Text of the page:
When respondents find a survey interesting and engaging, they are more likely to offer their true feelings.

2. Better than taditional surveys

“Not too wordy”, “less overwhelming and tiring”, “better than most surveys”, “better than multiple-choice questions”, “doesn’t beat about the bush”, “not too long”, “unlike open-ended questions, which are hard”.

Traditional surveys can be very lengthy and demanding, and hence less engaging.

3. I don’t understand how it works

“I didn’t understand the purpose”, “I don’t understand what it does”, “what was the point?”.

When respondents can’t work out exactly what you are asking, they have no incentive or opportunity to fake their responses.

4. It was quick

“It was very fast”, “not too long”, “reasonable length”, “easy to do”, “not difficult”, “short and sweet”, “more like this please”.

Implicit reaction time tests/surveys are quick and easy to do. This makes them easier to recruit respondents than lengthier, traditional surveys.

Update 18th Septemrber 2109

In our most recent survey, 80% thought the implicit element was enjoyable or very enjoyable.

For many, the survey was innovative and different, it was not the usual kind of survey and hence a ‘nice alternative’ and for some ‘all surveys should be in this format’.

Getting insights from data – getting to the “why?”

When you ask consumers about your products, make sure you are using the correct research method.

You may have read about the now famous story of Herman Miller’s Aeron office chair. He developed the chair through the cycle of development, market research, more development, more market research, and so on. Finally, deciding on the design we see now. His research focussed on asking consumers two questions (1) please rate the chair on comfort and (2) please rate the chair on aesthetics. His plan was to use the design which received the highest ratings on both. The trouble was that any design he created got very low ratings on both, even though in his mind he thought he had designed the perfect office chair. Notwithstanding this poor consumer feedback, he went to market…and it became the top selling office chair!

The moral of the story? When you ask someone to rate something new, if it is not simple and obvious or they really can’t verbalise how they feel, they will say they don’t like it. Often consumers will choose the least sophisticated option when they are forced to say why they like it.

The psychologist Tim Wilson has carried out a lot of research showing that when people say they actually like something they often make up a story – an explanation that has no resemblance to reality (in a typical experiment it is the manipulation that determined the liking rather than the story the participant made up). Infact, Tim Wilson has shown that people actually have very poor insights into their own inner worlds – he argues that we are strangers to ourselves.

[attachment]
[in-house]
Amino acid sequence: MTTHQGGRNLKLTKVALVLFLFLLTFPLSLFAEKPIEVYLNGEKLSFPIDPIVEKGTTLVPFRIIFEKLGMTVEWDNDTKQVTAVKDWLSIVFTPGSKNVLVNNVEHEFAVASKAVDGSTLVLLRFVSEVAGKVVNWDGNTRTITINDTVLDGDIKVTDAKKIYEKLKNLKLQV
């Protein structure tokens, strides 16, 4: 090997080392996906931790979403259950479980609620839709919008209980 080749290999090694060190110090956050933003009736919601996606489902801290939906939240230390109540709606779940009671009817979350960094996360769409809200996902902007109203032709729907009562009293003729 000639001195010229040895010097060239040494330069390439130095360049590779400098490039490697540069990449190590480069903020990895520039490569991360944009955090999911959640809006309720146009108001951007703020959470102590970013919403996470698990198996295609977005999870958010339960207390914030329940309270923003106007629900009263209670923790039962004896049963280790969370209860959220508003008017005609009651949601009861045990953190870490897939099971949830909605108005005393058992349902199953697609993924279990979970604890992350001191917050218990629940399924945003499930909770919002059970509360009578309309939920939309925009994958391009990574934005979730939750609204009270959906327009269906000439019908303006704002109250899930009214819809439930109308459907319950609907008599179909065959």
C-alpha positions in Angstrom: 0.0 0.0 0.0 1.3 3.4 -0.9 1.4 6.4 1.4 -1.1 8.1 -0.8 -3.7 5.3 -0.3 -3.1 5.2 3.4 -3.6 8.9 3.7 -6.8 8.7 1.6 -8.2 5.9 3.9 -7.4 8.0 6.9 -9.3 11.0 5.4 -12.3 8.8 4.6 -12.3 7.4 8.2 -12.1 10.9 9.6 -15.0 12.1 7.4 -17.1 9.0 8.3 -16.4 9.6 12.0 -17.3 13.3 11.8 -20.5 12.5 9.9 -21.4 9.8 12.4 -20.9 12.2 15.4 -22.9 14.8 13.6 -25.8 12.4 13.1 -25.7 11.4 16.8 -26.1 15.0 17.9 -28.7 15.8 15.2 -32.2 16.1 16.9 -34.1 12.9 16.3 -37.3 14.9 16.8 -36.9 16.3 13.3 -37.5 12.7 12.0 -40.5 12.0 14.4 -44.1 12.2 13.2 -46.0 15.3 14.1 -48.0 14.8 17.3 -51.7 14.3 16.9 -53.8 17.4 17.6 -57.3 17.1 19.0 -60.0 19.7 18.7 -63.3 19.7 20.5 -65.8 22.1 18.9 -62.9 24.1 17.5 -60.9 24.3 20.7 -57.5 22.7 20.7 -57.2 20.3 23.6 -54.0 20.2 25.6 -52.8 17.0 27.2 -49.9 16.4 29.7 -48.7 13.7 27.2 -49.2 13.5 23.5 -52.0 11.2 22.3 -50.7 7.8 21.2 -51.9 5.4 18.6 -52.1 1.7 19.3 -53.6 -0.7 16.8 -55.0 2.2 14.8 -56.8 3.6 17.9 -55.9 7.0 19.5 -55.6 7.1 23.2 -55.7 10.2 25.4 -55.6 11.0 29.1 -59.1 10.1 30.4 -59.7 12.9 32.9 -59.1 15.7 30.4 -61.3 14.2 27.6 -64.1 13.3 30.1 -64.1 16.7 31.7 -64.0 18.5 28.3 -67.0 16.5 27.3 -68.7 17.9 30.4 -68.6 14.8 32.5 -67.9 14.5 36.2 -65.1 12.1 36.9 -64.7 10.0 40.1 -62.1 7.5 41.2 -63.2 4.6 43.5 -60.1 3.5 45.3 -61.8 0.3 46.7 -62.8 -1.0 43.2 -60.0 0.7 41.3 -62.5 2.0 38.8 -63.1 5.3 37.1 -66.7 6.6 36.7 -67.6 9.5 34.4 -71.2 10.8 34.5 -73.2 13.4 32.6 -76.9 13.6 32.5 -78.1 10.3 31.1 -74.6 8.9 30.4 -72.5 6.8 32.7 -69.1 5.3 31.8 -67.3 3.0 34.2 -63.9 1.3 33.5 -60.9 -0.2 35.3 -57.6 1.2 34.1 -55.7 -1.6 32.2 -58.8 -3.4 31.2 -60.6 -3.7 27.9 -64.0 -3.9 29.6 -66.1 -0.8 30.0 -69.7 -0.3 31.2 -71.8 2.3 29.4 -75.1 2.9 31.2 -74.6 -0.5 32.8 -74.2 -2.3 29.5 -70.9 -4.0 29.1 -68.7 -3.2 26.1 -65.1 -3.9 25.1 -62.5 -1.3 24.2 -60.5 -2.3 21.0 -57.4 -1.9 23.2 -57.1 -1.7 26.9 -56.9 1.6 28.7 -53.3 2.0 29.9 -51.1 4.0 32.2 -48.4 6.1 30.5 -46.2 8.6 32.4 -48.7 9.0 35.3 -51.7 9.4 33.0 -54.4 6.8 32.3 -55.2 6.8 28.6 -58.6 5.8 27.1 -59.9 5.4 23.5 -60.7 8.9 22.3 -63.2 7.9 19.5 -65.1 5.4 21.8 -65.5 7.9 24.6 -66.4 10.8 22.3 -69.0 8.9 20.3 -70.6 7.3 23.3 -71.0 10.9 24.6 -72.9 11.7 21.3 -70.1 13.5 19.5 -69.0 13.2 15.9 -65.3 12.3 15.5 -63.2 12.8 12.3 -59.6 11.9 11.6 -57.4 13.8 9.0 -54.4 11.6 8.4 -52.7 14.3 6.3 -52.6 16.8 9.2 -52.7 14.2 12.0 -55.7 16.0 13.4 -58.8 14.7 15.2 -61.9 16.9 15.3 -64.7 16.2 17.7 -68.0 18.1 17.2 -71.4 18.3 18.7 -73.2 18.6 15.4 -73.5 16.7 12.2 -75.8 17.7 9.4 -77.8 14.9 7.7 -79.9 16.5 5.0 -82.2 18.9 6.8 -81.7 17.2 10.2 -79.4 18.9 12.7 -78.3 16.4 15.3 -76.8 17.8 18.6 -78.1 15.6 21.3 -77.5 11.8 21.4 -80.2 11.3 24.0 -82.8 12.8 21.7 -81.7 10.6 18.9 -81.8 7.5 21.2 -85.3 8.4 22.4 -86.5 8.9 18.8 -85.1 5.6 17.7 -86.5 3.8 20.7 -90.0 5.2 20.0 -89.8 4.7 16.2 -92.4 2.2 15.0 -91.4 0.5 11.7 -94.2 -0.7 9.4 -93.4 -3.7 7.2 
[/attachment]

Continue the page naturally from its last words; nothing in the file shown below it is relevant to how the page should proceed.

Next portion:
Consumer Insights – Beyond Liking

To yield more effective consumer insights, we need to go beyond what is immediately visible and dig deeper. We need to examine why the consumer is doing what they are doing in their own world. Insights that are fresh, true, targeted and actionable are those we need to develop.

Split Second’s Implicit research methods go beyond liking. They seek to ask why a consumer prefers this brand, product, or packaging rather than that brand, product or packaging. It can tell us why and how one piece of advertising creative will work on one target audience but not another demographic. Split second’s implicit conusmer testing is able to characterise the feelings the consumer has towards the products, going much deeper than simple liking and disliking. The method is very consumer focussed and bypasses those biases that can influence verbal responses. Split second’s implicit tests are very difficult to fake, hence they provide a pure read-out of consumers’ feelings.

New product development should be cyclical: design the concept, test the market, design the prototype, test the market, develop several design options and test the market. Before implicit technology, this was a slow process, but now with the aid of our IMPRESS platform this product development cycle becomes a reality. We can turn around results in 48 hours, so your development team can get on with the business of optimising the product.

Dr Eamon Fulcher